Conflict doesn’t have to be destructive. Most people who exercise know that resistance strengthens muscles even though adding resistance can be challenging or even painful. Conflict in your HOA Board meetings is like adding resistance. Handled correctly, conflict can strengthen Board relationships and result in better decisions.
Conflict surfaces anywhere you have two or more people working together. That’s because each person brings different experiences, opinions and methods of approach for almost any topic that arises. By respectfully listening and discussing different opinions, team members can use healthy conflict to work through ideas and create better solutions.
What are the differences between constructive and destructive conflict? Here are four tips for effective conflict resolution.
1. Attack the problem instead of the person
Avoid critical personal comments. Conflict is not about the person who holds a different opinion than you. Discuss the problem. Keep an open mind as you think as each person shares their thoughts on how to resolve the problem. Some of the best resolutions often arise from combining different parts of multiple approaches.
2. Make your voice heard instead of letting little resentments build
Because many people avoid conflict, they keep quiet instead of sharing their ideas. This behavior often results in growing resentment over time, which can be destructive for the Board and the entire community. Speak up in meetings and discuss differing opinions respectfully. This is how you build relationships and a stronger Condo or Homeowners Association Board.
3. Expand your focus beyond your world; include the entire community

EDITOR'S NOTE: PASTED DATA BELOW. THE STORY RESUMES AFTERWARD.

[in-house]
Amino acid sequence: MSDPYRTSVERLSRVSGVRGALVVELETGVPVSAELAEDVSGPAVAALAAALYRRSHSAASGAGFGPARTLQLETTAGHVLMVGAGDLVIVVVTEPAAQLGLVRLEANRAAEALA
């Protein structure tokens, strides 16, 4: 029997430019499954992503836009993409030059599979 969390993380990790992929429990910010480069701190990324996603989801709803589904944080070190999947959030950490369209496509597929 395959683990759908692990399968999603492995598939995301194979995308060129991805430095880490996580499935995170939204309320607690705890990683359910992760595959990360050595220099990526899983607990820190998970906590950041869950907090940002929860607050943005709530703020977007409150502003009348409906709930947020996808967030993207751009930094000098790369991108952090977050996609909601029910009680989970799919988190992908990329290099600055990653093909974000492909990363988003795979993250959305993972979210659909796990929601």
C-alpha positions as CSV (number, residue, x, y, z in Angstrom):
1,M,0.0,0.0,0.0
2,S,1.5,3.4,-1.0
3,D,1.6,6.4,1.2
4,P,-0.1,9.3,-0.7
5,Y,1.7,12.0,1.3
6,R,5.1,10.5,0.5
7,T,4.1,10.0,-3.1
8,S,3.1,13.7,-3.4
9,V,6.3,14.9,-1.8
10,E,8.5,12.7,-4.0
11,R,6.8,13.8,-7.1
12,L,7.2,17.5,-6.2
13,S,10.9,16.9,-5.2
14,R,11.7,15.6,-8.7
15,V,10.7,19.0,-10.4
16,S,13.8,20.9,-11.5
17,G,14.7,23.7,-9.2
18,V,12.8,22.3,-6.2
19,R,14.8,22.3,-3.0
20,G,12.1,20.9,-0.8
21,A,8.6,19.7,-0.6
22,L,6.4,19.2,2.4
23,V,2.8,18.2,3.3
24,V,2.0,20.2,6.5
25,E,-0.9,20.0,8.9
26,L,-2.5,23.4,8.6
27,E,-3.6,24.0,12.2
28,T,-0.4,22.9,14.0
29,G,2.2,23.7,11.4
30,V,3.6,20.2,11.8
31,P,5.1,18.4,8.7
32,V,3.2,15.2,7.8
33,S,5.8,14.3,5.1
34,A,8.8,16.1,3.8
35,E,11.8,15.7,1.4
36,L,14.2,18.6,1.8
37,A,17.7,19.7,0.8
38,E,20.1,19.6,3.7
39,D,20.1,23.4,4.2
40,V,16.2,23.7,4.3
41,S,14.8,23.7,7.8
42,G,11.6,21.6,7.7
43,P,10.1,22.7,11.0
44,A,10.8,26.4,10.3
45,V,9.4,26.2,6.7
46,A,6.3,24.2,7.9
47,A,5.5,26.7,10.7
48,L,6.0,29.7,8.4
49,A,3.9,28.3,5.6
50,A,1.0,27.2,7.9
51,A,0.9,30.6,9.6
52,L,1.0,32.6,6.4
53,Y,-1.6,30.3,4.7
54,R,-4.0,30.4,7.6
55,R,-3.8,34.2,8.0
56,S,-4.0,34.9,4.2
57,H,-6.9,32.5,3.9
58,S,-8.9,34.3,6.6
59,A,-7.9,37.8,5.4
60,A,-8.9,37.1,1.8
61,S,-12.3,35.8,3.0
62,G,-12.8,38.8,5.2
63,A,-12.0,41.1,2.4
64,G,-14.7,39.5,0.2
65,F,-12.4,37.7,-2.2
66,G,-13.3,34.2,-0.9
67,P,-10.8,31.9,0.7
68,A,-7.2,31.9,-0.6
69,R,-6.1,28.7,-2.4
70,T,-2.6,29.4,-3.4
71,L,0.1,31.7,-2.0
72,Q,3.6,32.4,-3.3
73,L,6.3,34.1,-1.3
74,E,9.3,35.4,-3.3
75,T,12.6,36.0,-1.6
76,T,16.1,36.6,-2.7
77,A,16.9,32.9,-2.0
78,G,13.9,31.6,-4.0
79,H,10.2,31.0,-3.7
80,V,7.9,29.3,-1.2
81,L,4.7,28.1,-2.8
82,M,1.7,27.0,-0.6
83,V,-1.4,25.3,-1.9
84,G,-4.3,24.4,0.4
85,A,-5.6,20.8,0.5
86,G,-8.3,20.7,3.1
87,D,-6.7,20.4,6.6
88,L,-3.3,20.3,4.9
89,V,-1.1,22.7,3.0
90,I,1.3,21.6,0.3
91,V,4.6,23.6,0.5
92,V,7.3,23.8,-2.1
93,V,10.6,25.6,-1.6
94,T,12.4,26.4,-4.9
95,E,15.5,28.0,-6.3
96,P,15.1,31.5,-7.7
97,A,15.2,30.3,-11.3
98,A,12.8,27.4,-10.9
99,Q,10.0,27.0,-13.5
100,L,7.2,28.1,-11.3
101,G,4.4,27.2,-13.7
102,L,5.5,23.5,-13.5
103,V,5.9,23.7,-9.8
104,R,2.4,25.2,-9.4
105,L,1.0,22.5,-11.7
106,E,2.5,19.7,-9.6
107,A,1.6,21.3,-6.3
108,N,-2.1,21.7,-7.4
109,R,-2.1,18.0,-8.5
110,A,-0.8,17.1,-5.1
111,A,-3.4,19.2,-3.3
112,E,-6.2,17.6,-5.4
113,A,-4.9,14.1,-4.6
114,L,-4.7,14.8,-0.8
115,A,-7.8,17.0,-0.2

It’s easy for each of us to look at how an issue affects our world. According to these Austin property managers constructive conflict can help us consider how the issue affects others. Consciously make the effort to expand your “world” by listening to other viewpoints with an open mind. Don’t be surprised if you find your attitude shifting as you see the problem through the eyes of others.
4. Look for solutions instead of scoring a win
If you only look at decisions as winning or losing, you weaken individual relationships and your Board. Embrace constructive conflict as a method to reach long-lasting solutions. Respectfully disagreeing and offering an explanation on your stance helps Board members commit their energies toward creating a solution.
Constructive conflicts strengthen relationships and your HOA Board when you look at finding the best solution for the community. Think harmony….where everyone sings different notes (not the same note), and the result is a beautiful blended sound. Welcoming constructive conflict in your Board meetings can result in blending ideas for the best solutions.